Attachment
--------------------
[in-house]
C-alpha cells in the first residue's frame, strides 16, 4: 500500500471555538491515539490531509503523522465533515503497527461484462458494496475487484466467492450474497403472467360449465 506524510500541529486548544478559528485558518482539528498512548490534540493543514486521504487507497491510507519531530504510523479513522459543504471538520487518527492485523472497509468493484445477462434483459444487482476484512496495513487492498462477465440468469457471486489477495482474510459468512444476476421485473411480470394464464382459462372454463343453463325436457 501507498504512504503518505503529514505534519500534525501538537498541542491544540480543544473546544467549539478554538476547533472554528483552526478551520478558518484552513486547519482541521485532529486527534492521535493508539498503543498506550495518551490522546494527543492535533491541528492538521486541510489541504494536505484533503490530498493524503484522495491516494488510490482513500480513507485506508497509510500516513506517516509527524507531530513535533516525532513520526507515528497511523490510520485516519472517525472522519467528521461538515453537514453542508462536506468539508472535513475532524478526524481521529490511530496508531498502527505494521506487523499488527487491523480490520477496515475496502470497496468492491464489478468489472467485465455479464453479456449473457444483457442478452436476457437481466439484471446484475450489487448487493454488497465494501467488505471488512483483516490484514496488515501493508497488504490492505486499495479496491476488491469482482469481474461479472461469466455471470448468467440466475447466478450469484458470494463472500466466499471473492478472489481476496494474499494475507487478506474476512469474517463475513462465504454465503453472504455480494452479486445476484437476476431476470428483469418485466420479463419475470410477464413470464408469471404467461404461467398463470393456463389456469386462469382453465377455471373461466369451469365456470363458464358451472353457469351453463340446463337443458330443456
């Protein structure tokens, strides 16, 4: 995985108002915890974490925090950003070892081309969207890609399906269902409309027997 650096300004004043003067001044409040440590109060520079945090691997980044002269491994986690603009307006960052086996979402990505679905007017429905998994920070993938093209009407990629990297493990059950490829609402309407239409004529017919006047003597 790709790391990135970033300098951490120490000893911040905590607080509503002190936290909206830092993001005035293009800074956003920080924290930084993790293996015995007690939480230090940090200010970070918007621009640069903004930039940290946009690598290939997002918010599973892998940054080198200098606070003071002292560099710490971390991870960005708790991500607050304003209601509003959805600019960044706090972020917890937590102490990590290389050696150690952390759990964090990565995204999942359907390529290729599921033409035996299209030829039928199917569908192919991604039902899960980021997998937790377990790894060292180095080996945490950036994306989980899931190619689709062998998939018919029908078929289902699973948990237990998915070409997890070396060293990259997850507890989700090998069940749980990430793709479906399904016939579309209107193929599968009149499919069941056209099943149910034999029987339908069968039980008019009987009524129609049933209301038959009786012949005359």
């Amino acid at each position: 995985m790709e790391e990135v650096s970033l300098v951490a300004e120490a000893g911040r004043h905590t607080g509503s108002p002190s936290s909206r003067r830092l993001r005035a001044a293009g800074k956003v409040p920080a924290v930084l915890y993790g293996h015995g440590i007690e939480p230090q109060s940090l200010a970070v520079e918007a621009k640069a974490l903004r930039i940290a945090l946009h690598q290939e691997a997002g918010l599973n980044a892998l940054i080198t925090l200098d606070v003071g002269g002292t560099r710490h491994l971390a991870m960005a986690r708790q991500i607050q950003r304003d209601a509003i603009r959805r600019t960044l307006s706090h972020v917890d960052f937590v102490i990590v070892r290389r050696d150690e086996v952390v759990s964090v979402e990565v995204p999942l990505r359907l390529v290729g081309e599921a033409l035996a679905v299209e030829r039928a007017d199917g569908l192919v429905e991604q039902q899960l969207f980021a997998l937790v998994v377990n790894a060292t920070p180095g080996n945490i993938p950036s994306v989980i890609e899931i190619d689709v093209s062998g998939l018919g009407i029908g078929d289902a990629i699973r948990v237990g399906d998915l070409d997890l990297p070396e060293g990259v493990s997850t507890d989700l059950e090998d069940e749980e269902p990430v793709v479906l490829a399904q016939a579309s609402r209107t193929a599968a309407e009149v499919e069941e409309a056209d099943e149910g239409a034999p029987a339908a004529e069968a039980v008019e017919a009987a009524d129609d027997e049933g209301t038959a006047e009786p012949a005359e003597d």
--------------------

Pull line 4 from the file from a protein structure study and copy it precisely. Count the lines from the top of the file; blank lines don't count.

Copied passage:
């Amino acid at each position: 995985m790709e790391e990135v650096s970033l300098v951490a300004e120490a000893g911040r004043h905590t607080g509503s108002p002190s936290s909206r003067r830092l993001r005035a001044a293009g800074k956003v409040p920080a924290v930084l915890y993790g293996h015995g440590i007690e939480p230090q109060s940090l200010a970070v520079e918007a621009k640069a974490l903004r930039i940290a945090l946009h690598q290939e691997a997002g918010l599973n980044a892998l940054i080198t925090l200098d606070v003071g002269g002292t560099r710490h491994l971390a991870m960005a986690r708790q991500i607050q950003r304003d209601a509003i603009r959805r600019t960044l307006s706090h972020v917890d960052f937590v102490i990590v070892r290389r050696d150690e086996v952390v759990s964090v979402e990565v995204p999942l990505r359907l390529v290729g081309e599921a033409l035996a679905v299209e030829r039928a007017d199917g569908l192919v429905e991604q039902q899960l969207f980021a997998l937790v998994v377990n790894a060292t920070p180095g080996n945490i993938p950036s994306v989980i890609e899931i190619d689709v093209s062998g998939l018919g009407i029908g078929d289902a990629i699973r948990v237990g399906d998915l070409d997890l990297p070396e060293g990259v493990s997850t507890d989700l059950e090998d069940e749980e269902p990430v793709v479906l490829a399904q016939a579309s609402r209107t193929a599968a309407e009149v499919e069941e409309a056209d099943e149910g239409a034999p029987a339908a004529e069968a039980v008019e017919a009987a009524d129609d027997e049933g209301t038959a006047e009786p012949a005359e003597d």